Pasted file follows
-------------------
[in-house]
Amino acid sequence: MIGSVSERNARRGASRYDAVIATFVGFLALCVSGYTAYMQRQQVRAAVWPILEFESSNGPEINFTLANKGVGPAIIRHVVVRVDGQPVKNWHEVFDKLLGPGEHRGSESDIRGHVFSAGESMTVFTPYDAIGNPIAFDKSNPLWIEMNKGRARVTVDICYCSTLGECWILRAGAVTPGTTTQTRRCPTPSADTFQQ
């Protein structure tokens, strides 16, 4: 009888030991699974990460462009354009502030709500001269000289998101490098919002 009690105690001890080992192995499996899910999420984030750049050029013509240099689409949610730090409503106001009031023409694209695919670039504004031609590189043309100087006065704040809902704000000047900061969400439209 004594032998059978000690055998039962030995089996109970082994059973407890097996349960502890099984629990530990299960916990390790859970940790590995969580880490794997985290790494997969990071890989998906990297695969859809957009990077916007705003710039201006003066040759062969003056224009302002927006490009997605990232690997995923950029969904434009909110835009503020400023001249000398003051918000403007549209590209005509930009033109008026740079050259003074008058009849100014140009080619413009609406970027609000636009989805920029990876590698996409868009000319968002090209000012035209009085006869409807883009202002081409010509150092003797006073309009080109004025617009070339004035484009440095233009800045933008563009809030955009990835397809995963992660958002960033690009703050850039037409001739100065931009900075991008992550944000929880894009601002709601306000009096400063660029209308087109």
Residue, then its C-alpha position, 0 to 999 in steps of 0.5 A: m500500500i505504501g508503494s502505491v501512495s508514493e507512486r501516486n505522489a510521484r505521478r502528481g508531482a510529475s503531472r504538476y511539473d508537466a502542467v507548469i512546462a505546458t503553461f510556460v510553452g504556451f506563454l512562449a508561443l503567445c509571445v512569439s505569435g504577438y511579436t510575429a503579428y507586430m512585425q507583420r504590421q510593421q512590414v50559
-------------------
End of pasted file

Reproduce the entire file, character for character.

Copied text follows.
[in-house]
Amino acid sequence: MIGSVSERNARRGASRYDAVIATFVGFLALCVSGYTAYMQRQQVRAAVWPILEFESSNGPEINFTLANKGVGPAIIRHVVVRVDGQPVKNWHEVFDKLLGPGEHRGSESDIRGHVFSAGESMTVFTPYDAIGNPIAFDKSNPLWIEMNKGRARVTVDICYCSTLGECWILRAGAVTPGTTTQTRRCPTPSADTFQQ
């Protein structure tokens, strides 16, 4: 009888030991699974990460462009354009502030709500001269000289998101490098919002 009690105690001890080992192995499996899910999420984030750049050029013509240099689409949610730090409503106001009031023409694209695919670039504004031609590189043309100087006065704040809902704000000047900061969400439209 004594032998059978000690055998039962030995089996109970082994059973407890097996349960502890099984629990530990299960916990390790859970940790590995969580880490794997985290790494997969990071890989998906990297695969859809957009990077916007705003710039201006003066040759062969003056224009302002927006490009997605990232690997995923950029969904434009909110835009503020400023001249000398003051918000403007549209590209005509930009033109008026740079050259003074008058009849100014140009080619413009609406970027609000636009989805920029990876590698996409868009000319968002090209000012035209009085006869409807883009202002081409010509150092003797006073309009080109004025617009070339004035484009440095233009800045933008563009809030955009990835397809995963992660958002960033690009703050850039037409001739100065931009900075991008992550944000929880894009601002709601306000009096400063660029209308087109």
Residue, then its C-alpha position, 0 to 999 in steps of 0.5 A: m500500500i505504501g508503494s502505491v501512495s508514493e507512486r501516486n505522489a510521484r505521478r502528481g508531482a510529475s503531472r504538476y511539473d508537466a502542467v507548469i512546462a505546458t503553461f510556460v510553452g504556451f506563454l512562449a508561443l503567445c509571445v512569439s505569435g504577438y511579436t510575429a503579428y507586430m512585425q507583420r504590421q510593421q512590414v50559